• wysinwyg says:

            Sure, but some people are more insulated from that need and thus create better, more honest work.

            I wonder which class of people you fall into…

    • Jeremy Mesiano-Crookston says:

      Reports are they get bonuses for popular stories, and that there’s a live-updating version of this:¤t=true&month=true in their office, like some sort of horrible eye of mordor, watching. 

  5. Mordicai says:

     The PR guy for American Apparel & Tucker Max is a sleazy guy?  Quelle surprise!

  6. nox says:

    Lets be fair: her notice to TDS was as innocuous as possible and really just asked for an interview with someone on the show.  

    If anything this says something about the quality of the women she interviewed: people blaming their lack of success on their gender. Disgusting.

    • Charles Céleste Hutchins says:

       Yes, when victims of discrimination speak up, it sure is disgusting.

      • wizardru says:

        I was under the impression that no discrimination had ever been shown or proven and that vast majority of Daily Show female workers (which comprise some 40% of the show’s staff) vehemently defended the show and called the accusations false.

        Wasn’t Holliday’s whole point that she intentionally misrepresented the story and the people making the claims to drive page views and generate outrage exactly like you’re displaying?

  7. Sirkowski says:

    Liar caught lying. Surprised?

  8. Ladyfingers says:

    Nearly very time I’m suckered into reading something because of a “speculative” headline at Jezebel, I end up reading the article using Elmyra Duff’s voice in my head because of the nonstop use of “ironic” juvenile language.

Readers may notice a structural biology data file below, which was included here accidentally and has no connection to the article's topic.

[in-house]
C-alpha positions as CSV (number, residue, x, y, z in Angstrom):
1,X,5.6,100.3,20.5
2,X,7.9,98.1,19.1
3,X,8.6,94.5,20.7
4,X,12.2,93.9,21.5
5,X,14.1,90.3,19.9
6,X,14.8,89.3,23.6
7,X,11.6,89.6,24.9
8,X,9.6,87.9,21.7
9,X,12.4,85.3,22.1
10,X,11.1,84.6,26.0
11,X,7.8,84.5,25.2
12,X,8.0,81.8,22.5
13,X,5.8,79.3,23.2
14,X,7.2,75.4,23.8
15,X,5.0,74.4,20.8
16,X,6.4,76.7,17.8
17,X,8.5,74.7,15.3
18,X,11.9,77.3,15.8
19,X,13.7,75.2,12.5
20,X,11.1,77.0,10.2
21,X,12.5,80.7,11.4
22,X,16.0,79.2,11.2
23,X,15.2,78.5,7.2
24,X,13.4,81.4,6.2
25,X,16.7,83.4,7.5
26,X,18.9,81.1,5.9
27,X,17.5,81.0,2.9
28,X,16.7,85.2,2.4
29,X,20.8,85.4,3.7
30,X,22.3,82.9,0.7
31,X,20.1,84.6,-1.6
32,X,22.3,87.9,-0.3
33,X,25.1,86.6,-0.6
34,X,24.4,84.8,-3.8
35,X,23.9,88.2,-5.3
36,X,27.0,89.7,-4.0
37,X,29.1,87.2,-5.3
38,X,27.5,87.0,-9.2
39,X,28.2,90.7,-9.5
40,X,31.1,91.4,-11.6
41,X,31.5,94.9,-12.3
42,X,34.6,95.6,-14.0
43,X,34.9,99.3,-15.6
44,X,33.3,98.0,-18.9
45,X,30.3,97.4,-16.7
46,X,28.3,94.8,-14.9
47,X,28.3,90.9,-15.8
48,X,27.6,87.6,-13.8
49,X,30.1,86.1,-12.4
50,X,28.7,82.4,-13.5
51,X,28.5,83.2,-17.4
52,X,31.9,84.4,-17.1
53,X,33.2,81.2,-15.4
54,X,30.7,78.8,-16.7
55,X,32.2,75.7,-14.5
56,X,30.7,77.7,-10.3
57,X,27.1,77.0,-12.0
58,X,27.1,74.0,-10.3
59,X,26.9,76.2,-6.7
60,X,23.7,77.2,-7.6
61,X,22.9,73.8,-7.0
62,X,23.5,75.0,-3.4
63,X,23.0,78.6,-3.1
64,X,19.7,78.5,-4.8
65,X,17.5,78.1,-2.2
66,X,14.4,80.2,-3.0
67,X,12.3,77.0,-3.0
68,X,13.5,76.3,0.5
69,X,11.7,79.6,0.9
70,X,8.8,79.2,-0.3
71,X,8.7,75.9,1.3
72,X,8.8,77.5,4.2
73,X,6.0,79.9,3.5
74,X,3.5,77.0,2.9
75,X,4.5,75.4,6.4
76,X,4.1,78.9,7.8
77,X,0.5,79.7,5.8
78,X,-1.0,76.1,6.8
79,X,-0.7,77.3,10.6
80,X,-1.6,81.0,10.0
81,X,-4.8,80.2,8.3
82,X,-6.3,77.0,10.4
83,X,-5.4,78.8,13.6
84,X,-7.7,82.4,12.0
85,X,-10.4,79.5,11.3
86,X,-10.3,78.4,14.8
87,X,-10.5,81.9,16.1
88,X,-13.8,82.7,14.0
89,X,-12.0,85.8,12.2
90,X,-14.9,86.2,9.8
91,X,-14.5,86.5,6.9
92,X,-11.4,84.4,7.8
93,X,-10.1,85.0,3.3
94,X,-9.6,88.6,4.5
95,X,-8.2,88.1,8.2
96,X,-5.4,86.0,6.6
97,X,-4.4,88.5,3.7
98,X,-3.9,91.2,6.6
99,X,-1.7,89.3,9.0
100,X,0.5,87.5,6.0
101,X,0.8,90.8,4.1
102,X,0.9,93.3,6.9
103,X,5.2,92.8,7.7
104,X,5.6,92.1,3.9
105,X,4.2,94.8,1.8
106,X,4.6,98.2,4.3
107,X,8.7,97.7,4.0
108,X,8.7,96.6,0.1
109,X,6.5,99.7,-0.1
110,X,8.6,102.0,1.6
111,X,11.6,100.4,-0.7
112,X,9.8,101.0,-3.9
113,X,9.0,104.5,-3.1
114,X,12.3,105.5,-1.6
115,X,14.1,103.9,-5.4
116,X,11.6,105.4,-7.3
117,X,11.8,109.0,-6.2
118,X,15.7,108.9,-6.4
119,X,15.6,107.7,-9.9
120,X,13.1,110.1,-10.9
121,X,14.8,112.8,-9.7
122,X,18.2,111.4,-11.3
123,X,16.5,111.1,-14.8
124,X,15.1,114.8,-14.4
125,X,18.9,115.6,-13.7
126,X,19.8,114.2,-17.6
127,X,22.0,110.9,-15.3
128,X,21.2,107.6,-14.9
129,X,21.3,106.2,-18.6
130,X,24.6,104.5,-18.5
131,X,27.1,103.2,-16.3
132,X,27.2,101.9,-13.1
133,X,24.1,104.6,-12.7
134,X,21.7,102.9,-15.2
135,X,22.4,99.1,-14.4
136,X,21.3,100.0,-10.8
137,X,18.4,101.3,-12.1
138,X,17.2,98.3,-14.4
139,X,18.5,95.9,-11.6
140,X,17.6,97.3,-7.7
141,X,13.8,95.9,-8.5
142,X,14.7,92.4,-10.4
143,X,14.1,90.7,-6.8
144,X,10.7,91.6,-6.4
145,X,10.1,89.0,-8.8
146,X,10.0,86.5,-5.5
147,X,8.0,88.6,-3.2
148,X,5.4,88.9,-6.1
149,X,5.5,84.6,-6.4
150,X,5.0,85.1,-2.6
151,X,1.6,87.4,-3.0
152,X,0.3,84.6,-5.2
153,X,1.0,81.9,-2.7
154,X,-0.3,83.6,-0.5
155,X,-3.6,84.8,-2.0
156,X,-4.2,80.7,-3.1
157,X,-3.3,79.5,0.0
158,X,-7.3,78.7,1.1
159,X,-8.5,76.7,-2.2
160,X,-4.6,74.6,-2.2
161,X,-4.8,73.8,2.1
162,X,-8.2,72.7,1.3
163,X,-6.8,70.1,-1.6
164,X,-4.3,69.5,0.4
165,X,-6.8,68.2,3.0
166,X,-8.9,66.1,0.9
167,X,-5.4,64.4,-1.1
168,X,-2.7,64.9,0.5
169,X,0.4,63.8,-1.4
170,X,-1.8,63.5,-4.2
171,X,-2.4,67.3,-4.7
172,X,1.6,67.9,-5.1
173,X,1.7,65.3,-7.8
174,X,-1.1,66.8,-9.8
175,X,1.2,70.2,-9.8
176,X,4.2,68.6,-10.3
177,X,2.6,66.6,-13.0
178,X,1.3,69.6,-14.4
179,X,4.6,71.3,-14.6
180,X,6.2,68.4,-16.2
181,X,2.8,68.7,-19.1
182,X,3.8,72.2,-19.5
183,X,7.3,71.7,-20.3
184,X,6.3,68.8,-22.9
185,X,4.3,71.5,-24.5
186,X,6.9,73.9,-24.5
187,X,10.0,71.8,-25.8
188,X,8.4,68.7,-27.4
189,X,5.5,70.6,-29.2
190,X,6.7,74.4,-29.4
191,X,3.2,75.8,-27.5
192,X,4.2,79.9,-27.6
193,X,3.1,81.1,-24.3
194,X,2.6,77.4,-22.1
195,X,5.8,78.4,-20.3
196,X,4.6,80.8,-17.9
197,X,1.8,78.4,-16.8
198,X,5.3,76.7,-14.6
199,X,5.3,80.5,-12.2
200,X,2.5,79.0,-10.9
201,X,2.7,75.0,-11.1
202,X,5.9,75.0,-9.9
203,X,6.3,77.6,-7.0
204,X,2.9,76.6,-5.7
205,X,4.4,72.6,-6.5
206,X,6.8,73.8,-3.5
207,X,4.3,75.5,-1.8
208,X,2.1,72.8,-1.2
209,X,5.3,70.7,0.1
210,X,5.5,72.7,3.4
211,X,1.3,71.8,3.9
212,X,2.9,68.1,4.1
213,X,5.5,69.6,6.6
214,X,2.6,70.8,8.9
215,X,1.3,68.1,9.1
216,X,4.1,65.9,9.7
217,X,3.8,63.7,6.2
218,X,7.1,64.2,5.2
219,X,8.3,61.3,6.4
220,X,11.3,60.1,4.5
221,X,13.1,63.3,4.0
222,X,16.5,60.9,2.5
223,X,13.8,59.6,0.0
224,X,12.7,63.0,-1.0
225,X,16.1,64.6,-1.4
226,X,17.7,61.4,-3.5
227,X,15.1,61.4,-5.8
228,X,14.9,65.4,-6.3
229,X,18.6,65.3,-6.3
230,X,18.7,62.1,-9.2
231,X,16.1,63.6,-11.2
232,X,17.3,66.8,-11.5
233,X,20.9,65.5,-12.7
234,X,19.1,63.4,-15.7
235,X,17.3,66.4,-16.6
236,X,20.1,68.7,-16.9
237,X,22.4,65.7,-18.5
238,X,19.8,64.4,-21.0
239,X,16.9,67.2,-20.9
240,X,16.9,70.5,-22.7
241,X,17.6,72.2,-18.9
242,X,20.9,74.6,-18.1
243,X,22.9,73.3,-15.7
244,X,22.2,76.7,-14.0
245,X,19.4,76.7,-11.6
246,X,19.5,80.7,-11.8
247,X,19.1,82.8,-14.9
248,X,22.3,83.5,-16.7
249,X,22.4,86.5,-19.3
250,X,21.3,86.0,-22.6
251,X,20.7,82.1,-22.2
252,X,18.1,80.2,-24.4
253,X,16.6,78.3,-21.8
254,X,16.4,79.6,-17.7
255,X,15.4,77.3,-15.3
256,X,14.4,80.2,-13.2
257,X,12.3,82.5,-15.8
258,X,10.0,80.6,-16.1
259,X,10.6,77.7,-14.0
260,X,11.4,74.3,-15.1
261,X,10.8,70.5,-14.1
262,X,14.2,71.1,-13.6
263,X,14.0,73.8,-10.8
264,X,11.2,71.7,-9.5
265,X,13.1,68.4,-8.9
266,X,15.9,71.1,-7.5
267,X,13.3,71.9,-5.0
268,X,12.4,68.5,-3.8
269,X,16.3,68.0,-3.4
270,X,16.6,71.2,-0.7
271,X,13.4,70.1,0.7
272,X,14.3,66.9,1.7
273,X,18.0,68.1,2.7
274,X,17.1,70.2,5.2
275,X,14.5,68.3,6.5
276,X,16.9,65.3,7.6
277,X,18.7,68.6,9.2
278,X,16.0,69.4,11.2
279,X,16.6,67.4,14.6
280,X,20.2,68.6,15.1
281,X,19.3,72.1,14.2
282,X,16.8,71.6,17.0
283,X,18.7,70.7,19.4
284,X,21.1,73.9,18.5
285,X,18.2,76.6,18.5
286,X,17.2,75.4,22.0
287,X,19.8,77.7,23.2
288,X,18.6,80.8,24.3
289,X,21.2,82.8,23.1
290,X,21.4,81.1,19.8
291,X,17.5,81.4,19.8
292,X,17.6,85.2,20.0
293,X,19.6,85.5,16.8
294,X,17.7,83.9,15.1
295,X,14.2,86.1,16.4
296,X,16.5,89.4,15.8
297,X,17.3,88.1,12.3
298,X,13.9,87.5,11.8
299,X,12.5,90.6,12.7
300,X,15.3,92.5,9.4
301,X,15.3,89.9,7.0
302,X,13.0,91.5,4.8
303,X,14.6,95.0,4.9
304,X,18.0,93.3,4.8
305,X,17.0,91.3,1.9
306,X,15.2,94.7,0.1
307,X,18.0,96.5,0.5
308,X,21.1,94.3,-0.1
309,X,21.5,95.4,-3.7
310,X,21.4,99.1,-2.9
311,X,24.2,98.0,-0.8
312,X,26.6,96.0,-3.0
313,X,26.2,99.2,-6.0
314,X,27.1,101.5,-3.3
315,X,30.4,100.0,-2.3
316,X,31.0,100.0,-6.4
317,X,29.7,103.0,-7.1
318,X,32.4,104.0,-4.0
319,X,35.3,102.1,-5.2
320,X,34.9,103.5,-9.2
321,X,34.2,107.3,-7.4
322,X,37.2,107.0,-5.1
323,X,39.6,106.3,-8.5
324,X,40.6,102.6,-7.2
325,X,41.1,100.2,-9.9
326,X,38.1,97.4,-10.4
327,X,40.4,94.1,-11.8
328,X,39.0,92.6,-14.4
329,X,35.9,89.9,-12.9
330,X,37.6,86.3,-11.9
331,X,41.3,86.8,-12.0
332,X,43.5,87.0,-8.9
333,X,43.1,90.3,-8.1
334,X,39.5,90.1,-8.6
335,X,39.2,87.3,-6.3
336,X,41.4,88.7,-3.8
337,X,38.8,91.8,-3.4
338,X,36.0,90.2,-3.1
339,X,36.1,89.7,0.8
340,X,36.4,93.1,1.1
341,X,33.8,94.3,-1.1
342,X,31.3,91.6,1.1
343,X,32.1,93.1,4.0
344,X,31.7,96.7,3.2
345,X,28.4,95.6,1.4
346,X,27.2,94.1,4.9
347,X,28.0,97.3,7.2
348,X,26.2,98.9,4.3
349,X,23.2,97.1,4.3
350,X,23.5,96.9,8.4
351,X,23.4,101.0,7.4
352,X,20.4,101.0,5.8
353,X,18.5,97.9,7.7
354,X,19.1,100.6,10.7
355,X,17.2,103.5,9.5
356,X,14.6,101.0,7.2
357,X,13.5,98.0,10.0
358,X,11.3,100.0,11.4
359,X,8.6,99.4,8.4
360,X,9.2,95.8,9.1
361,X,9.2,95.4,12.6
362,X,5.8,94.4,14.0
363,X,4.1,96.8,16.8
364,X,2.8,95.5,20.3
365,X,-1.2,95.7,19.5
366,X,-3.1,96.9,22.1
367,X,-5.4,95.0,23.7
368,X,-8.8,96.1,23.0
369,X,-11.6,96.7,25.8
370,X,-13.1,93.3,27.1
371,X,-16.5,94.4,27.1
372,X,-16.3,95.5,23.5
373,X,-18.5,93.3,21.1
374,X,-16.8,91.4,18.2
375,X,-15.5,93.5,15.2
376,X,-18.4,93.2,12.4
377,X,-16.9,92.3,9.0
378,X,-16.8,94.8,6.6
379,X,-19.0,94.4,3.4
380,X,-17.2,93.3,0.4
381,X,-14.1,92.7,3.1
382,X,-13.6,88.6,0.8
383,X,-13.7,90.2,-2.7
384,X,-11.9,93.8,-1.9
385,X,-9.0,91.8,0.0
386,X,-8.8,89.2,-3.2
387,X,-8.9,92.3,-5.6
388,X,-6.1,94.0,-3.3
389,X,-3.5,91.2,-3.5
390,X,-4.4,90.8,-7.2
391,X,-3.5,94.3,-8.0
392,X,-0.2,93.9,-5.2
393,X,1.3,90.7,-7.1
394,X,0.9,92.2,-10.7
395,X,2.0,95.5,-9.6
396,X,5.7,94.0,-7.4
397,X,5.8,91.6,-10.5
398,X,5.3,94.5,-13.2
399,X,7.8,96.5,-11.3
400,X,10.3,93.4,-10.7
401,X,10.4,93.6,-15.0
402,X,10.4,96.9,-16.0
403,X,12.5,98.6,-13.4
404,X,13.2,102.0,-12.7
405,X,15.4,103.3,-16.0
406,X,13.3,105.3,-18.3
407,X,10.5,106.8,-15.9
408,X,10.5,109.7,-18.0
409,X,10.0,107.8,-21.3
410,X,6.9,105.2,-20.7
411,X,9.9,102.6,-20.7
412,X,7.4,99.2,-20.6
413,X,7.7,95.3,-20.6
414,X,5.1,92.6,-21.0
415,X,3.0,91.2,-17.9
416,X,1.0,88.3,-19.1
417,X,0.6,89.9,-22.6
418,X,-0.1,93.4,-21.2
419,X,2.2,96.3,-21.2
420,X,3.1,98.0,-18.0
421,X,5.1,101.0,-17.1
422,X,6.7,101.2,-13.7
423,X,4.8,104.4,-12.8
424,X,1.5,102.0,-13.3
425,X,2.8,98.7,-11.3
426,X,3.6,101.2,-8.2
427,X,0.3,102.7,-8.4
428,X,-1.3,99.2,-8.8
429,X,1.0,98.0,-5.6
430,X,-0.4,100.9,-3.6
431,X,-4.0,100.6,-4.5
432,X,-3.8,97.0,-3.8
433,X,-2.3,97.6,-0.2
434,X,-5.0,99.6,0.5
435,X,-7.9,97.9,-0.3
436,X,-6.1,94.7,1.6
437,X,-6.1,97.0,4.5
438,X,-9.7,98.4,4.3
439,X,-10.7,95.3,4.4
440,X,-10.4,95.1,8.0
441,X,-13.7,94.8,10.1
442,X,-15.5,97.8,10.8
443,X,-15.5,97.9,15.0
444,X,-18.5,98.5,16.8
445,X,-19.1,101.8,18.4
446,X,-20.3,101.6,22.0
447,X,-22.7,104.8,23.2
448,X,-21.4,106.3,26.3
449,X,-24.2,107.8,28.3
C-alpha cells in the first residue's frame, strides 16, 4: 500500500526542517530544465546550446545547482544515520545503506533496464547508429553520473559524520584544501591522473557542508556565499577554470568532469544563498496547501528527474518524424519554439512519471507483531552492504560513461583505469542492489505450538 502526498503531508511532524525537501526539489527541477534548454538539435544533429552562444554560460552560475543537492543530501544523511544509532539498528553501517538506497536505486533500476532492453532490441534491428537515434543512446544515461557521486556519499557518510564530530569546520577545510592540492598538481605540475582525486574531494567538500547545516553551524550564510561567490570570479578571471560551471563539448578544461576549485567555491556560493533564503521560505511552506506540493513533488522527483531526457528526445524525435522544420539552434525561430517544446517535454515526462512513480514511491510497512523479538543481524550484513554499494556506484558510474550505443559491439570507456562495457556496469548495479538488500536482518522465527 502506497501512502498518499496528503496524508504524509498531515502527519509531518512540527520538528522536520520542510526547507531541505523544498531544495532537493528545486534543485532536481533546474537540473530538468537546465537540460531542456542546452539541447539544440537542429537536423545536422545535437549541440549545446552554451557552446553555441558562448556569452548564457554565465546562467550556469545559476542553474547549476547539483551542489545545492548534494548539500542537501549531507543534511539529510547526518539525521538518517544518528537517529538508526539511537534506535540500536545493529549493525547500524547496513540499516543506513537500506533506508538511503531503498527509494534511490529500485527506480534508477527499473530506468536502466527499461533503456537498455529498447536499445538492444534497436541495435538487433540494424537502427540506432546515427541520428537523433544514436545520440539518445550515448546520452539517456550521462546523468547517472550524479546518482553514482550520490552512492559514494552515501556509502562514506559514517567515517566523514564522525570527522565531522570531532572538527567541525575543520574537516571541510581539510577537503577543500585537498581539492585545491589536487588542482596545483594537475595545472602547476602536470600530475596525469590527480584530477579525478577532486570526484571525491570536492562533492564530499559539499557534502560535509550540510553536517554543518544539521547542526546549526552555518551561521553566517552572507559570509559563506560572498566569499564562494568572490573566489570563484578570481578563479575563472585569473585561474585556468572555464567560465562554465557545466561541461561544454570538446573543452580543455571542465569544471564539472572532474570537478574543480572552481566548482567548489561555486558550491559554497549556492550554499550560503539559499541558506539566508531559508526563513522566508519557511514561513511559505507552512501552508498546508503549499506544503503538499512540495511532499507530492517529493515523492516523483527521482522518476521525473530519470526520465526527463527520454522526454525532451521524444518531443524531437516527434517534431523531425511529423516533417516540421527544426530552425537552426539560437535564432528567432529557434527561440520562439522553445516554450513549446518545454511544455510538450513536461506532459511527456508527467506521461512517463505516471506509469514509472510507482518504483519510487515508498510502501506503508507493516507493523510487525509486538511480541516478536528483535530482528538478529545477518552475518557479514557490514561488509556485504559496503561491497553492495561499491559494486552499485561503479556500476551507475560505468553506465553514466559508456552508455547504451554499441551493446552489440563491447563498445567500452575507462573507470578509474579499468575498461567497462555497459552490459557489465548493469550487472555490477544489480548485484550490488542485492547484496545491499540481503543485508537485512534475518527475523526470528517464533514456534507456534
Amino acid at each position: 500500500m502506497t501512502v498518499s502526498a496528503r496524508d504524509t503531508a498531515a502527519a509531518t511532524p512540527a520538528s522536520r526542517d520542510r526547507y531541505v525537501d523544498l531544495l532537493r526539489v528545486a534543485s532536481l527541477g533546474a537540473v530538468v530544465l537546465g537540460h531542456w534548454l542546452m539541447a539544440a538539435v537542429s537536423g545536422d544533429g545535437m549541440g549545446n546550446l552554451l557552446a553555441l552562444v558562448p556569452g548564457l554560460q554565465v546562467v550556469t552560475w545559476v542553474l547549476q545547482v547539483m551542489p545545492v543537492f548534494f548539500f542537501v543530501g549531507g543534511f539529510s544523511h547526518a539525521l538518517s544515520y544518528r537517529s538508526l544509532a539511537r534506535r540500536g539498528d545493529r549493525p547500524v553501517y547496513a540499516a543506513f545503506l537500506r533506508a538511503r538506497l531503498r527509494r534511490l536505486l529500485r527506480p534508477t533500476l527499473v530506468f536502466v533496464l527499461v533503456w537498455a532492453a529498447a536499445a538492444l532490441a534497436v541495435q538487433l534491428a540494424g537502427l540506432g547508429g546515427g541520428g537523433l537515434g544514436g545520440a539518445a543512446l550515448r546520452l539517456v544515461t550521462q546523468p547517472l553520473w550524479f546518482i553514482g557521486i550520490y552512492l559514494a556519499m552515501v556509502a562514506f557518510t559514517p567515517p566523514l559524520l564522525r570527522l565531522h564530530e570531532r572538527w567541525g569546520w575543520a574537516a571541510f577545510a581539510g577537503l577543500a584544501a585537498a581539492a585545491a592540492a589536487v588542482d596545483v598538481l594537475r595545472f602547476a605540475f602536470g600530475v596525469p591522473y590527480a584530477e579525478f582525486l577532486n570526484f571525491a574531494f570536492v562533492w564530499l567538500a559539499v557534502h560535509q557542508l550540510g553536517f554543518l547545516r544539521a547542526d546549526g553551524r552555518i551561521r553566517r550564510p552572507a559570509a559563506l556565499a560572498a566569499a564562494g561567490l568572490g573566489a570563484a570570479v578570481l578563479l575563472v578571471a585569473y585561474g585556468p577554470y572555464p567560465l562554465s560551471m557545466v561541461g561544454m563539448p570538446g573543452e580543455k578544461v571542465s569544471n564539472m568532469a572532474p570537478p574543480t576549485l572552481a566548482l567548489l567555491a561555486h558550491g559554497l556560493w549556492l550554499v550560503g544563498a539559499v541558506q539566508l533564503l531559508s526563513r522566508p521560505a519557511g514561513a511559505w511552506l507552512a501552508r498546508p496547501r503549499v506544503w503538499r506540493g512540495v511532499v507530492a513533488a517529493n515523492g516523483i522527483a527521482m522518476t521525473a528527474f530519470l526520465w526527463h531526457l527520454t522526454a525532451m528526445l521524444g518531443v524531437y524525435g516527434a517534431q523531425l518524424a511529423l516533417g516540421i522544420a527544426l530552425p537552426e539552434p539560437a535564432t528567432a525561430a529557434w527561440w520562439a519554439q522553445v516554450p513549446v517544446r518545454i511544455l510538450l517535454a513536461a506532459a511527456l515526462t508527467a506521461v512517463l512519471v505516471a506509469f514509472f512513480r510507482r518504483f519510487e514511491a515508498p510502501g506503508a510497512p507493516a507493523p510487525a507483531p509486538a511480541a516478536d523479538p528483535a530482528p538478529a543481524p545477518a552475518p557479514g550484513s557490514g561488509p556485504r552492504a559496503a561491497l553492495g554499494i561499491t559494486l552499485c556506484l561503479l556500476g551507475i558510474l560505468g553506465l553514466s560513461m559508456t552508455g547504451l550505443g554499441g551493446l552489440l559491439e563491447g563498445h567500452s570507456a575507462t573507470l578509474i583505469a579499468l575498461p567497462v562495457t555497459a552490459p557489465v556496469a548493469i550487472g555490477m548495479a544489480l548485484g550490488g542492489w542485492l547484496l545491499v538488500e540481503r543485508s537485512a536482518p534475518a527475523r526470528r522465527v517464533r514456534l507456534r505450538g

9. Joe Wallace says:

    The real problem with Ryan Holiday’s book is that if you read it carefully and read between the lines, it seems that the real purpose of the text is more about advertising himself than “warning” anyone about anything.

    At one stage in the book he complains that his old tactics bother him because, and I’m paraphrasing in the extreme, they now have the ability to hurt HIM and that there’s “no control”.

    In places, the book pretends that he has moved on from his old ways, but he constantly writes about himself doing these things in the present tense–he’s either guilty of sloppy writing or he’s dropping hints to people he knows can read between the lines that his services are still available.

    Or both.

    The title of the book tells you all you need to know on that front–he says at the end that part of the reason for his tell-all is to do a “controlled burn” of his former plays and scams, but one gets the idea that he’s moved on to more complex plays and scams–like writing a tell-all book about tactics that no longer work or are no longer needed–as though they are still relevant. He’s smirking all the way to the bank, in my view.

  10. Thad Boyd says:

    Wait.  So you’re telling me that not all of the information in Trust Me, I’m Lying is 100% truthful?

  11. yvgeny says:

    It’s good to see Boing Boing giving space for Irin Carmon’s response. That excerpt seemed really out of place for Boing Boing and stood in contrast to the much more civil and informative interview.

  12. senorglory says:

    which is the worse association/smear, tucker max or jezebel?  

  13. Shane Simmons says:

    I don’t have a horse in this thing, and don’t know much about it.  I read the blurb on the original story and was intrigued enough to consider the book.  I hope the overall message–the mad rush for page views and to scoop everyone else trumping everything else, including truth–doesn’t get lost.

    As in most things, I’m sure the truth lies somewhere between what Carmon and Holiday have said.